by Stephan Pouyat, Global Head of Capital Markets and Funds Services, Euroclear

At the IMF Annual Meetings last week it seems everyone agrees that encouraging investment into environmental and social projects is ‘a good thing’ – hence the rise in green bonds and the trend to impact and ESG (Environmental Social and Governance) investing.

Other similar emerging asset classes to consider are PPPs.

But building critical mass in this area is difficult. One example: there are around USD 200 billion of green bonds in existence but that is just a fraction of a USD 100 trillion global bond market.

What’s more, there are question marks over the ‘greenness’ of a number of them. There is no doubt that some sharks have been feeding in this pool.

The World Bank has recently launched its Global Green Bonds Partnership designed to help scale up issuance by cities, states, corporations and others. But the truth is that local infrastructure issues are often sub-scale and attract only local interest. There is a lack of fungibility across the marketplace.

Where the likes of the International Finance Corporation, or another supranational entity, launches a sustainable infrastructure bond, there are doubtless good intentions. But how to ensure that the issue genuinely fits with ESG criteria?

Project audits imply added cost

All of these issues were debated at a closed conference I attended in Singapore this month. It comprised a wide mix of people – from wealthy individuals and venture capitalists across Asia to politicians and ambassadors.

One idea that emerged was to put in place some kind of administrative structure for green and other infrastructure bonds to ensure the issue proceeds are applied in a sustainable way.

But that, of course, piles on cost and reduces the attraction of the product. Take the analogy of the food industry. If organic foods cost more than their non-organic equivalents, people tend not to buy them. Better by far to penalise the polluters than make the virtuous pay more.

Fortunately there are moves afoot to establish a clear set of principles in this area. I understand that BAML, Citi, Credit Agricole CIB, HSBC, JPM, Morgan Stanley, Rabobank, SEB are working on such principals. Moreover, the IFC is due to unveil a set of 13 criteria for impact investing at the World Bank/IMF annual meeting in Bali next week.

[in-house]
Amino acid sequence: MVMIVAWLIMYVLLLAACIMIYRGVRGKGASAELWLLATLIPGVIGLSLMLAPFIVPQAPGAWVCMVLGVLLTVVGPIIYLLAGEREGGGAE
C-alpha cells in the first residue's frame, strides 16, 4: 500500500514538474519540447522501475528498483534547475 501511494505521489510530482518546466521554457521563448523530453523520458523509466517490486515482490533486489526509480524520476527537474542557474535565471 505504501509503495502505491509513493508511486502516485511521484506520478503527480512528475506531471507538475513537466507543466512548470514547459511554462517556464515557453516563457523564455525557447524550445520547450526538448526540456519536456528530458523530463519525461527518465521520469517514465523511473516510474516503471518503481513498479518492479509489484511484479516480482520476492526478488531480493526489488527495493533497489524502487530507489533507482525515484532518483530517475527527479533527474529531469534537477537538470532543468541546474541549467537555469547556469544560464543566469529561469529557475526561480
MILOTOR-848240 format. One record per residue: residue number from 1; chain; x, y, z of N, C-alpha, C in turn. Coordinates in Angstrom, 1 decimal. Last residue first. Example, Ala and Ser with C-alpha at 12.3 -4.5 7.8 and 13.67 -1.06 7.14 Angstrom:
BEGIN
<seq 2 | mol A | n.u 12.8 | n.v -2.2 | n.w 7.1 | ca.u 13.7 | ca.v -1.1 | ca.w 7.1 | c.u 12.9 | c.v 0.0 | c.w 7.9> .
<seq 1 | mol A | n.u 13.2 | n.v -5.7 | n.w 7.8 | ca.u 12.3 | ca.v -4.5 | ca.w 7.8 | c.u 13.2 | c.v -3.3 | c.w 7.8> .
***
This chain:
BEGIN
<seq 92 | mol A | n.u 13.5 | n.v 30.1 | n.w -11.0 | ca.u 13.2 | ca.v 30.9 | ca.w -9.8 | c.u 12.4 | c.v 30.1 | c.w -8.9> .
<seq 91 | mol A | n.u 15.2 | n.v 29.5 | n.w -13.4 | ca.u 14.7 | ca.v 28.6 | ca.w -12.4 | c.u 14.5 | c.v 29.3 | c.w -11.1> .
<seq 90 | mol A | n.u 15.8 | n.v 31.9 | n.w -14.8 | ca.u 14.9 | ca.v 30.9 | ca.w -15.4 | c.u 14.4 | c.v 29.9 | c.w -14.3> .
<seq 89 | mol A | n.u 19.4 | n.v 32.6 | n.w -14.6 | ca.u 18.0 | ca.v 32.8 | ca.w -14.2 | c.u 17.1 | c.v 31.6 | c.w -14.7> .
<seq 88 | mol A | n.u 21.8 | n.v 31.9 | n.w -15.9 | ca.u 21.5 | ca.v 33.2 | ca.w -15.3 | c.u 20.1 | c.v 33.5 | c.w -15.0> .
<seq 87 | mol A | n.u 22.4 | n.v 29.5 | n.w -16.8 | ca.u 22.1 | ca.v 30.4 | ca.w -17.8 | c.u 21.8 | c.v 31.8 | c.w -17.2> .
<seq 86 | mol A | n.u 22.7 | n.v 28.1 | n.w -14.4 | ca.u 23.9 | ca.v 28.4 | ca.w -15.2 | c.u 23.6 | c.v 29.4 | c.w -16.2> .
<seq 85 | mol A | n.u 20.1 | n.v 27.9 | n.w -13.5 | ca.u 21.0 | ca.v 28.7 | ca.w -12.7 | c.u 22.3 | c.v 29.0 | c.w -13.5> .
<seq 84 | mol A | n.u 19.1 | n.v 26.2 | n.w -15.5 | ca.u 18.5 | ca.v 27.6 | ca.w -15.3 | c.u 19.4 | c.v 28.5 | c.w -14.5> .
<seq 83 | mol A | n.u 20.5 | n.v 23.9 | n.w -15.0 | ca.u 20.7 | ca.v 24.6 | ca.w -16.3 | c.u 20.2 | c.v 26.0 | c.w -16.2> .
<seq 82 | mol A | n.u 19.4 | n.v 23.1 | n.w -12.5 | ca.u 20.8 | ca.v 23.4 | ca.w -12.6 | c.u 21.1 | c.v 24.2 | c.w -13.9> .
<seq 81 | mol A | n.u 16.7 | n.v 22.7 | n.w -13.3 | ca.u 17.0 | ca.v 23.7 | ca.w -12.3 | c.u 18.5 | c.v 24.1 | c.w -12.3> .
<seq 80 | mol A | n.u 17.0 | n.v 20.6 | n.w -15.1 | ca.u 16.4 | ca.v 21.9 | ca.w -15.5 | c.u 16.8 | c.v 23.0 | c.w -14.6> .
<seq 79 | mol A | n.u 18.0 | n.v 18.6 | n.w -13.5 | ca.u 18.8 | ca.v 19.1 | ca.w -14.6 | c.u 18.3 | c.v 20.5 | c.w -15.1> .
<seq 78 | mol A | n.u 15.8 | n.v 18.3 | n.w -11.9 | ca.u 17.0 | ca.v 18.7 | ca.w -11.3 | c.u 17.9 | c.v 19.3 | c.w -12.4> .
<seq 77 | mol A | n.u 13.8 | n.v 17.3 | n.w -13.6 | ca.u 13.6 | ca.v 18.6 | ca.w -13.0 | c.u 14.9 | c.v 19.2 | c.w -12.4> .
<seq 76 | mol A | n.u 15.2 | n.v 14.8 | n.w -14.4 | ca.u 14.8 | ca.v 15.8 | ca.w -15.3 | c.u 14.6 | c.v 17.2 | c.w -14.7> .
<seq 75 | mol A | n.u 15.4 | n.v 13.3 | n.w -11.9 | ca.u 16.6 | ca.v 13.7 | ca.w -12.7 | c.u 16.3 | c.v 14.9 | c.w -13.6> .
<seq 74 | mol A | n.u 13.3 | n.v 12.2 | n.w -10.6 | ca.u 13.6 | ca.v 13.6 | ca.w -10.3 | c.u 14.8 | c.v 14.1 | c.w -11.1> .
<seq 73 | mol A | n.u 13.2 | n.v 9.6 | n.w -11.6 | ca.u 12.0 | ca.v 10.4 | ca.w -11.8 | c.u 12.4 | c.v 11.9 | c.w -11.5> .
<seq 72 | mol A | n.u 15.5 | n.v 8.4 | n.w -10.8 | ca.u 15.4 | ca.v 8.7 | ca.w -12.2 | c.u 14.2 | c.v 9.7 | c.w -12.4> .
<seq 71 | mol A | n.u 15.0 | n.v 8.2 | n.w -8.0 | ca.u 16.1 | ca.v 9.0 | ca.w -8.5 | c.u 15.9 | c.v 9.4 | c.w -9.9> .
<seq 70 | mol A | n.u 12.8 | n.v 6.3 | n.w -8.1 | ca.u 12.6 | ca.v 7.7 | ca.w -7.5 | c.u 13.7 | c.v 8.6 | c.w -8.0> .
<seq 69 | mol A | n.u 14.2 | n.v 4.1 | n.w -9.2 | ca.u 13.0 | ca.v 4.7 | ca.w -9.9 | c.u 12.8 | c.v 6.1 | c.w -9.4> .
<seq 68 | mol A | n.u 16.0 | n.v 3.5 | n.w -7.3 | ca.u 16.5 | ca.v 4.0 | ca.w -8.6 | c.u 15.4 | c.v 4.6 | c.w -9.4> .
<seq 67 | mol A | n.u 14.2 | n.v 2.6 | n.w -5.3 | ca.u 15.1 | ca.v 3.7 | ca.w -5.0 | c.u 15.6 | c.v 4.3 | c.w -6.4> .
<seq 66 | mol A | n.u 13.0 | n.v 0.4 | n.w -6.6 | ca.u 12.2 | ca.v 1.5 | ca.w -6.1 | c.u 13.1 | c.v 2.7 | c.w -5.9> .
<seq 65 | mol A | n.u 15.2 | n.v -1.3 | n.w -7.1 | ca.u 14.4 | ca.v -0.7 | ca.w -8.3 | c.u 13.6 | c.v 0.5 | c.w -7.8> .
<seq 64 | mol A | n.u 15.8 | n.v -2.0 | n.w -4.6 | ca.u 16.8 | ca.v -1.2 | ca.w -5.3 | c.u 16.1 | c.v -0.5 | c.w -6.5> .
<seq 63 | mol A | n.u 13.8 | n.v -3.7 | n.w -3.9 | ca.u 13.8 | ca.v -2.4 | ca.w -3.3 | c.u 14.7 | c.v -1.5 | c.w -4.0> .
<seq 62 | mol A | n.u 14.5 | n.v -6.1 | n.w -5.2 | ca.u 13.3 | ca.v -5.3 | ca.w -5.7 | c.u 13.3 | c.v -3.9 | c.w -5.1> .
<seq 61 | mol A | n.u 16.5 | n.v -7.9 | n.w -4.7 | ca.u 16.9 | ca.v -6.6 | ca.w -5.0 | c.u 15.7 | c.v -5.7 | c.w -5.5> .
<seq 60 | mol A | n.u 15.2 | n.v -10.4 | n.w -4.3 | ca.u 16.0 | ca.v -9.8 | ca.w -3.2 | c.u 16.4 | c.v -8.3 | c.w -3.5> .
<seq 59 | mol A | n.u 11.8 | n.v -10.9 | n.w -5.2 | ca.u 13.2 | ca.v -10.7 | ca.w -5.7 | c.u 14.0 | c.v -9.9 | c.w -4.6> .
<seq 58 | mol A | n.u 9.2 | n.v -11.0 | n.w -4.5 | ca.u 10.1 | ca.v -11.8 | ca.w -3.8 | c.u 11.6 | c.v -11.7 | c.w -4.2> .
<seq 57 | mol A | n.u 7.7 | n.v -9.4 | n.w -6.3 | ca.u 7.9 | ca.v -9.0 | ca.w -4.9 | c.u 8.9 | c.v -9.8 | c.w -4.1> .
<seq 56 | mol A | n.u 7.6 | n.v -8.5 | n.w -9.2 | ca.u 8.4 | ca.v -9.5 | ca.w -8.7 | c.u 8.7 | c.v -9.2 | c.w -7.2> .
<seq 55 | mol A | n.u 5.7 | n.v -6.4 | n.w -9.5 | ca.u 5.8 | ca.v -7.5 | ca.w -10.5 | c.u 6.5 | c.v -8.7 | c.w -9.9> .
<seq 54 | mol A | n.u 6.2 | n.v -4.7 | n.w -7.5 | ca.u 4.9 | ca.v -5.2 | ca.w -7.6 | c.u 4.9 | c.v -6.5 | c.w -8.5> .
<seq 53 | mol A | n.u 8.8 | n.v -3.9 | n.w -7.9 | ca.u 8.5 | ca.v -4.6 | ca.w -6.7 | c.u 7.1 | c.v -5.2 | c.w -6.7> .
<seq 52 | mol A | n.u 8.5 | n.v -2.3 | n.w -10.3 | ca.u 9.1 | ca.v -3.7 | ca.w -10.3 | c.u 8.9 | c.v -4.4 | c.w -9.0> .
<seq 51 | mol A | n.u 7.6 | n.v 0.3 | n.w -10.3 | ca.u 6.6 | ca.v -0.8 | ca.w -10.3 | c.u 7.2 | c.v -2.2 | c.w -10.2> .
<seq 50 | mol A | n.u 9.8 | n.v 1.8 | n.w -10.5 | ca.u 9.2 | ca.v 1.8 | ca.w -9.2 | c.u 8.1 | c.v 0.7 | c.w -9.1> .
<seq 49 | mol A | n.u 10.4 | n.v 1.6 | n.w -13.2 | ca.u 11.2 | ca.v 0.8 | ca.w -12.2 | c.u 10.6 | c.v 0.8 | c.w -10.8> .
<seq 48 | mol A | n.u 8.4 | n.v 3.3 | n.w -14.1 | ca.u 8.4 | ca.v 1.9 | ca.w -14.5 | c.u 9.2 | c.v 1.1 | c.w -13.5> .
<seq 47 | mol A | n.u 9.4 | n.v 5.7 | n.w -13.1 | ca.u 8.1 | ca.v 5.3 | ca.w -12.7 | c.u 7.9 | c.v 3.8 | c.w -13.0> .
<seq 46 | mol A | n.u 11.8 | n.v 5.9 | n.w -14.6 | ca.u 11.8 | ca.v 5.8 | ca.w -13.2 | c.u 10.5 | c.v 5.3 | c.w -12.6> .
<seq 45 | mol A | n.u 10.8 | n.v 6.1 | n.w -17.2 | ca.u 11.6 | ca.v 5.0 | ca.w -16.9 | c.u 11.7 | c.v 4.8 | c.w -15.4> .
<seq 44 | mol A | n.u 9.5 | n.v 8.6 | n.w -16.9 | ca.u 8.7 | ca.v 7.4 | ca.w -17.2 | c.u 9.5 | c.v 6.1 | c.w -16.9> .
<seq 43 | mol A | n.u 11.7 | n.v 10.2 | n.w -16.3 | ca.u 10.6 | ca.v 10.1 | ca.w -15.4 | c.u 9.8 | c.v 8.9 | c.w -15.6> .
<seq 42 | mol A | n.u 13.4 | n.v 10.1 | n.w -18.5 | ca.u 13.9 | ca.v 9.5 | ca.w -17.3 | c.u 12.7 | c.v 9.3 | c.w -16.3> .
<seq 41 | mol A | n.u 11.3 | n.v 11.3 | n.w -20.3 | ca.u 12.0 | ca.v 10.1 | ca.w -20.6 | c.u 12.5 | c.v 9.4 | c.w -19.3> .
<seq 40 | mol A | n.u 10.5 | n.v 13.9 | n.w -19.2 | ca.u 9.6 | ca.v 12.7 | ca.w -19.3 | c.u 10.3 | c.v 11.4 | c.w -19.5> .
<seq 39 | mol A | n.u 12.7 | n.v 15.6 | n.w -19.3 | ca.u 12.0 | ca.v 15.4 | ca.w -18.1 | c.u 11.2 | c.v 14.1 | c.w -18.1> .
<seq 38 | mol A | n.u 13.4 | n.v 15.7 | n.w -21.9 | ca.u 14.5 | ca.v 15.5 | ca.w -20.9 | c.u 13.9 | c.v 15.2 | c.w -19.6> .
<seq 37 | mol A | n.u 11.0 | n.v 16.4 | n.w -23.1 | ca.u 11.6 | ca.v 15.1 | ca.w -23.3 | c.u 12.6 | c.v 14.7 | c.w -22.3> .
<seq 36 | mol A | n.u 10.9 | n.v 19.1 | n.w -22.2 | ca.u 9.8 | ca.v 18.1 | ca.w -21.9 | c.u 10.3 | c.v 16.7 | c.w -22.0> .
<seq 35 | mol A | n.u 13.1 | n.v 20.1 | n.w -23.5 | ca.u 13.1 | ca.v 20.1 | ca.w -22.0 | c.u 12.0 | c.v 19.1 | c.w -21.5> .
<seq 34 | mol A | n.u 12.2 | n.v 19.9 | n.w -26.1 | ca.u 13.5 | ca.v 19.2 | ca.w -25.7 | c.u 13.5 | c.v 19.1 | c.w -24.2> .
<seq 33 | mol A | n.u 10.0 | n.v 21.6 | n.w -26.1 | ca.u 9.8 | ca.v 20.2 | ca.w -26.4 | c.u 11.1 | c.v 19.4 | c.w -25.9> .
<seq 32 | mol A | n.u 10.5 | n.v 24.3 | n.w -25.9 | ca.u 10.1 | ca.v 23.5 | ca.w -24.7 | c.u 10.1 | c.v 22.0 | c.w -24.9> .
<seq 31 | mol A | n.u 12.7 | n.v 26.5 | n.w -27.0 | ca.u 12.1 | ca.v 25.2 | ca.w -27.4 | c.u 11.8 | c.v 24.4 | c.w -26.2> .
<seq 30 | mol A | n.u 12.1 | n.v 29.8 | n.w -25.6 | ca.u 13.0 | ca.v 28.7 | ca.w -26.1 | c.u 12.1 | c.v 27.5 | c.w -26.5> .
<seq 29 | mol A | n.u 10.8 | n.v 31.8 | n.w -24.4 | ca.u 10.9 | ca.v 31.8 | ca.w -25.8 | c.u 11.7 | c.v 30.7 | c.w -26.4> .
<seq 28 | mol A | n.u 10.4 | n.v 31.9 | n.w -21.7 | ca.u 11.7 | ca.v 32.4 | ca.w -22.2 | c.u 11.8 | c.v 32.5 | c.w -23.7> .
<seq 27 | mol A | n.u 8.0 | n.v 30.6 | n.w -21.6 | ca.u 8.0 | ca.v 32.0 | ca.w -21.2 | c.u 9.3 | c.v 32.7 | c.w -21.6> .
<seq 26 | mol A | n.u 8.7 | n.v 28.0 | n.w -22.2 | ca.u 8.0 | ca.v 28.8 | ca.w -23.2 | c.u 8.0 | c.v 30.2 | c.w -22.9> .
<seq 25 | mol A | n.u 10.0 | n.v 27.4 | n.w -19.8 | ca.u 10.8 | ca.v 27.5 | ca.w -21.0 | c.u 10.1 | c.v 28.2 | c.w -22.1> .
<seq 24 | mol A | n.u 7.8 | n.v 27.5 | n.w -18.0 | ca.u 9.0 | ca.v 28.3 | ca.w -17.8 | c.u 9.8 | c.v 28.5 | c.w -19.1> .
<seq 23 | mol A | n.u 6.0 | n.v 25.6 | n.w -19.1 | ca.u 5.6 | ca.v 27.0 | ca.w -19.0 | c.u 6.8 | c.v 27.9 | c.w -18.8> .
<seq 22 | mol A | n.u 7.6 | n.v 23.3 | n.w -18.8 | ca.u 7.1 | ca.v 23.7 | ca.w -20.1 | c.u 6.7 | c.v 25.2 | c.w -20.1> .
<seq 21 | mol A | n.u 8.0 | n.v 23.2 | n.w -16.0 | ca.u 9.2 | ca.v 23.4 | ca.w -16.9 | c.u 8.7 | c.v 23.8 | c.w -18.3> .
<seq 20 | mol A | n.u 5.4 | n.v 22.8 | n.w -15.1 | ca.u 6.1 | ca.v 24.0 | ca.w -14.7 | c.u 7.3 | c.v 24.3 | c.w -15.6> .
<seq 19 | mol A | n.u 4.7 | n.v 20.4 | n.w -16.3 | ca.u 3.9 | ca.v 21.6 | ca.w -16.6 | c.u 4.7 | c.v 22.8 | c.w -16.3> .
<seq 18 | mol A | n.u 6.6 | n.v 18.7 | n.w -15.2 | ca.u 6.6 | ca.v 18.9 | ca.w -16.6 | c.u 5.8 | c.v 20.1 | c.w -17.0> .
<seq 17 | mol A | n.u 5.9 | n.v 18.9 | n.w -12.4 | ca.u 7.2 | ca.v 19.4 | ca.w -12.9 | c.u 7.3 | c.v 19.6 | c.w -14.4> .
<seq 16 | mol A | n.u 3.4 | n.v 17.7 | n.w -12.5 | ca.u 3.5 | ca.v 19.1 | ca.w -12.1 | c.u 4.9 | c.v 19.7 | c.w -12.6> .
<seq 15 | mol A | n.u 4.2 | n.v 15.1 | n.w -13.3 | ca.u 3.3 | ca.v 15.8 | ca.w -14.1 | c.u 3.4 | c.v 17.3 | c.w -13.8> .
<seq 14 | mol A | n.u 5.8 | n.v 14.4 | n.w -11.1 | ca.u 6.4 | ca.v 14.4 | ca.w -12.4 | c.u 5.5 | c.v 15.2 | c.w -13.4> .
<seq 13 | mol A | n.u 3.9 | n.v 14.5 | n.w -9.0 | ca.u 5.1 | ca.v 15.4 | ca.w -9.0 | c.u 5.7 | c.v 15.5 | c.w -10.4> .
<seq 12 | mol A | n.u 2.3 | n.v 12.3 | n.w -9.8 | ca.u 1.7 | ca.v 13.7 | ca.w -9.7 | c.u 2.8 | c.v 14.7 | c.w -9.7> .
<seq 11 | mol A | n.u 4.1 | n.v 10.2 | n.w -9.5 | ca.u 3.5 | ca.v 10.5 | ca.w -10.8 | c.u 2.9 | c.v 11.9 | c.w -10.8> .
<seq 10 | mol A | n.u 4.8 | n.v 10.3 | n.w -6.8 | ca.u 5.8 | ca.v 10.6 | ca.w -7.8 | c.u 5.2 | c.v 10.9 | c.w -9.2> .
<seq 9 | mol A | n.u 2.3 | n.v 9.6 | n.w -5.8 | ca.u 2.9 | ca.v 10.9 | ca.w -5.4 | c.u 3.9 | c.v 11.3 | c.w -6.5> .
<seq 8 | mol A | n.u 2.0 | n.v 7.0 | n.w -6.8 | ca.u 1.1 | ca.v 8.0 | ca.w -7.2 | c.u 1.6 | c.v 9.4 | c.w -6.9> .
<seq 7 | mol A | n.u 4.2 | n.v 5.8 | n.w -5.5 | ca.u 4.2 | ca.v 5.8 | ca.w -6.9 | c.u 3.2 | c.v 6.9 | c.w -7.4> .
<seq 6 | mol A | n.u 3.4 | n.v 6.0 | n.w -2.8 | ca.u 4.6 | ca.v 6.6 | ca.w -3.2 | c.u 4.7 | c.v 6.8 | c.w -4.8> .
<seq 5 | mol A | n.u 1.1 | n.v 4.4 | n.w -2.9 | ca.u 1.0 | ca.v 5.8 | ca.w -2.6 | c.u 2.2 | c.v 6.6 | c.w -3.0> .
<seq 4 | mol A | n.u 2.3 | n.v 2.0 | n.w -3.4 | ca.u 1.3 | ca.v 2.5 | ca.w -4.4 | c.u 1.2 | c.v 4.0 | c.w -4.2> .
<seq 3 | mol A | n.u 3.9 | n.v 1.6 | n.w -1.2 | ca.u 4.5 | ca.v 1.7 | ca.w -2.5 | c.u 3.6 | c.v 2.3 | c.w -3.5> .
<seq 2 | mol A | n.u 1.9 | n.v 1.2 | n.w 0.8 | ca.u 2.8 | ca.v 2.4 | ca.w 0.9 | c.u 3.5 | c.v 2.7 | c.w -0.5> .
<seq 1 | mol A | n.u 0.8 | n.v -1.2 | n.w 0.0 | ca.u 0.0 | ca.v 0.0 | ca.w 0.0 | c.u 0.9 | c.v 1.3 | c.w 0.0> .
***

An issue for the planet as much as individual issuers

But if the green bond/sustainable infrastructure market is truly to take off it requires states and supranationals to lead the way. Only they can issue on a scale that ensures liquidity in the aftermarket – and they are the ones with the resources to guarantee that the proceeds go to the appropriate environmental and developmental causes.

The European Investment Bank launched the first green bond back in 2007 and it has just launched a €500 Million ‘sustainability awareness bond’. The fund is designed to finance water supply, sanitation and flood protection projects. Those chosen must meet strict criteria with measurable impact.

This, surely, is where we should be going. The issues green or impact bonds are meant to address are planetary issues. The solutions should be on a similar scale.

At Euroclear, we know that as a global steward of capital we can must support the future liquidity of new products - green bonds, impact bonds, infrastructure bonds … - by seamlessly connecting post trade flows and helping to build more confidence in developing markets.

But, it is the markets and their investors who will decide if these are the right products.

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by Stephan Pouyat

Global Head of Capital Markets and Funds Services, Euroclear

As Global Head of Capital Markets and Funds Services at Euroclear, Stephan Pouyat cares passionately about aligning the financial sector with moves to accelerate development among the world's emerging economies.